It is particularly important to test the compatibility and interoperability of each fiber optic transceiver in the network, for most optical networks today use components that may come from various suppliers. Verifying the performance of an SFP+ transceiver module when it is first deployed is necessary and straightforward. How to test an SFP+ transceiver module to make sure that it can function well? This article will discuss SFP+ transceiver module test.
SFP+ is a hot-pluggable multi-rate optical transceiver for data communications and storage-area network (SAN) applications. As SFP+ transceiver becomes more pervasive, engineers need to become more familiar with some of the key challenges linked to testing SFP+ capable devices. We know that basically an SFP+ transceiver consists of a transmitter and a receiver. When a transmitter connects with a receiver through a fiber, the system doesn’t achieve your desired bit-error-ratio (BER). Where is the problem? Is it the transmitter or the receiver? Perhaps both are faulty. A low-quality transmitter can be compensated by a low-quality receiver (and vice versa). Thus, specifications should guarantee that any receiver will interoperate with a worst-case transmitter, and any transmitter will provide a signal with sufficient quality such that it will interoperate with a worst-case receiver. The picture below shows a Brocade 10G-SFPP-SR 10GBASE-SR SFP+ transceiver.
SFP+ Transceiver Test
The test of an an SFP+ transceiver module can be divided into two parts: the transmitter testing and the receiver testing.
SFP+ Transmitter Testing
SFP+ transmitter parameters may include wavelength and shape of the output waveform. There are two steps to test a transmitter:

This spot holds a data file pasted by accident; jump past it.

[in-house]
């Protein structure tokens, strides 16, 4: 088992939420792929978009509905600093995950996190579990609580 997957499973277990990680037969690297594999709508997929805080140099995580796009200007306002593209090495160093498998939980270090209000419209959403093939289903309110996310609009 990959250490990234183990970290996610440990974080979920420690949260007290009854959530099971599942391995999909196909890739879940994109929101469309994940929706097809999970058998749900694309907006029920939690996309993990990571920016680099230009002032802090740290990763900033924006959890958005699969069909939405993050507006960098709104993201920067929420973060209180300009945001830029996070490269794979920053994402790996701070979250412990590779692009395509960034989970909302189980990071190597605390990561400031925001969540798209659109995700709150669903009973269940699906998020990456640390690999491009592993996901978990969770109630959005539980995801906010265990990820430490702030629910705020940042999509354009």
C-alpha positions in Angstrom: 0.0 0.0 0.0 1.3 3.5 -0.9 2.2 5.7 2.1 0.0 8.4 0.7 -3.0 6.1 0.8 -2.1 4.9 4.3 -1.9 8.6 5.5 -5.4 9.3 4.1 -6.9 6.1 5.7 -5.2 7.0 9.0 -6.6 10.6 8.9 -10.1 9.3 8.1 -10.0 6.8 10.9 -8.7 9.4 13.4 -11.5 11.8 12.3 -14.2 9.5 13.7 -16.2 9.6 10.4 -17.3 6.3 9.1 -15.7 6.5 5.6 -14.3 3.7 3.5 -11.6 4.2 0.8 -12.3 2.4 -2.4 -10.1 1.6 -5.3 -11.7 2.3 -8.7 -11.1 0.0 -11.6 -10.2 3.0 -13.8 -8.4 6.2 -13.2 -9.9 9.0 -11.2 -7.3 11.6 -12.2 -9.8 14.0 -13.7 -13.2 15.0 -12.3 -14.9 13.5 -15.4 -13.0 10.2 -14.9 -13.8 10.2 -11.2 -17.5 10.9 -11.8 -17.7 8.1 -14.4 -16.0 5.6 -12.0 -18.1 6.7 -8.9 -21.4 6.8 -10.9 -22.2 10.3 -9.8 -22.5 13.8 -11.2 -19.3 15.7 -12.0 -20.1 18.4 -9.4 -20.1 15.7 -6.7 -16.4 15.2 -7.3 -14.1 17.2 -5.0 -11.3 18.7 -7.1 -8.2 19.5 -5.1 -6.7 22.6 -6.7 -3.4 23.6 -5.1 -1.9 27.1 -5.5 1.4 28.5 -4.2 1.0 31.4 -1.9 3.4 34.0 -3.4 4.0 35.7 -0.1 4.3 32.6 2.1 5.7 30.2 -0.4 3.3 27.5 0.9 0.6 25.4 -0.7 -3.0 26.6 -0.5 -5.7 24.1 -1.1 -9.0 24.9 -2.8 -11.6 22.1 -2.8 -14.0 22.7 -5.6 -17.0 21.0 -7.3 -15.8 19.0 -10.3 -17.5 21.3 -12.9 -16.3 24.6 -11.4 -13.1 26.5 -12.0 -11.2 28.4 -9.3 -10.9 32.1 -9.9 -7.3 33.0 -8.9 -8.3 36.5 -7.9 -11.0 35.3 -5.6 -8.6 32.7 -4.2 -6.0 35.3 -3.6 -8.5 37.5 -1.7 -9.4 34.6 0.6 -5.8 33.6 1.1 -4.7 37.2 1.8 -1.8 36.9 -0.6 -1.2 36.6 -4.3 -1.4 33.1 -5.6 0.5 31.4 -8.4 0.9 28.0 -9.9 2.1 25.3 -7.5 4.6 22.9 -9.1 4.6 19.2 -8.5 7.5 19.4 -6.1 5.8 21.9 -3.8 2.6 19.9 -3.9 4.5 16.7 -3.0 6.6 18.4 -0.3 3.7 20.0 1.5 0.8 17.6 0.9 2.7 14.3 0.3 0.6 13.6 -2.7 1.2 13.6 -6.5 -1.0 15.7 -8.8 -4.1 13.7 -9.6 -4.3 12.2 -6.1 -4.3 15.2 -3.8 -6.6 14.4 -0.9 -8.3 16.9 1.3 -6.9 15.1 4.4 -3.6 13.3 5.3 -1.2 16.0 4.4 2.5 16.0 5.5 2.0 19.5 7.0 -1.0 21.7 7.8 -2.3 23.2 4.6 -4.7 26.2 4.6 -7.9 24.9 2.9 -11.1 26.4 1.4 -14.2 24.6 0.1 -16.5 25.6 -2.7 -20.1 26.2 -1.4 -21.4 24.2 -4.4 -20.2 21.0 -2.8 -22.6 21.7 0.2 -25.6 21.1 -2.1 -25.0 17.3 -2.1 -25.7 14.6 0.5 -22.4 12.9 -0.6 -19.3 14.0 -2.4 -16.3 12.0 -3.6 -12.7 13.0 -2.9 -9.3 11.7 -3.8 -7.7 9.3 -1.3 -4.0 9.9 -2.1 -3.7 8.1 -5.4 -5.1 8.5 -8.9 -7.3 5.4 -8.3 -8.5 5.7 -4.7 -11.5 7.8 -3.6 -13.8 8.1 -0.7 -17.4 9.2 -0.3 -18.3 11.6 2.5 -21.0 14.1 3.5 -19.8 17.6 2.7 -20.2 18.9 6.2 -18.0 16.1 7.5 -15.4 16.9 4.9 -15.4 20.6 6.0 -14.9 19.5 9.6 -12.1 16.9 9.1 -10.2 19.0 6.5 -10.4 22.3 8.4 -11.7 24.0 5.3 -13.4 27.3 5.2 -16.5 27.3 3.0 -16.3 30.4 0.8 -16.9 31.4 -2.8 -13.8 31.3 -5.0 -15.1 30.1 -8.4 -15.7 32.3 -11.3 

1. The input signal used to test the transmitter must be good enough. Measurements of jitter and an eye mask test must be performed to confirm the quality using electrical measurements. An eye mask test is the common method to view the transmitter waveform and provides a wealth of information about overall transmitter performance.
2. The optical output of the transmitter must be tested using several optical quality metrics such as a mask test, OMA (optical modulation amplitude), and Extinction Ratio.
SFP+ Receiver Testing
SFP+ receiver may specify tolerance to jitter and bandwidth. To test a receiver, there are also two steps:
1. Unlike testing the transmitter, where one must ensure that the input signal is of good enough quality, testing the receiver involves sending in a signal that is of poor enough quality. To do this, a stressed eye representing the worst case signal shall be created. This is an optical signal, and must be calibrated using jitter and optical power measurements.
2. Then, testing the electrical output of the receiver must be performed, which includes three basic categories of tests:
A mask test, which ensures a large enough eye opening. The mask test is usually accompanied by a BER (bit error ratio) depth.
Jitter budget test, which tests for the amount of certain types of jitter.
Jitter tracking and tolerance, which tests the ability of the internal clock recovery circuit to track jitter within its loop bandwidth.
SFP+ Transceiver Test
SFP+ Testing Challenges
During the process of SFP+ transceiver testing, there are several challenges that you need to pay attention to. One challenge is moving seamlessly from a compliance environment to a debug environment. If a measurement fails, how can the designer determine which component is causing the failure and debug the issue to arrive at the root cause? Another problem that most designers face today relates to connectivity: how to get the signal out from the device under test (DUT) to an oscilloscope. Yet another challenge is the increased port density and the testing time required with 48 or more ports per rack.
Testing an SFP+ transceiver module is a complicated job, and it is also an indispensable step to ensure its performance. Basic eye-mask test is an effective way to test a transmitter and is still widely used today. To test a receiver seems more complex and requires more testing methods. Fiberstore provides all kinds of compatible SFP+ transceivers, like Avago AFBR-709SMZ compatible SFP+ module or HP J9150A compatible 10GBASE-SR SFP+ module, which can be compatible with many brands such as Cisco, HP, Arista, Brocade, etc. And every SFP+ transceiver from Fiberstore has been tested to ensure our customers with superior quality.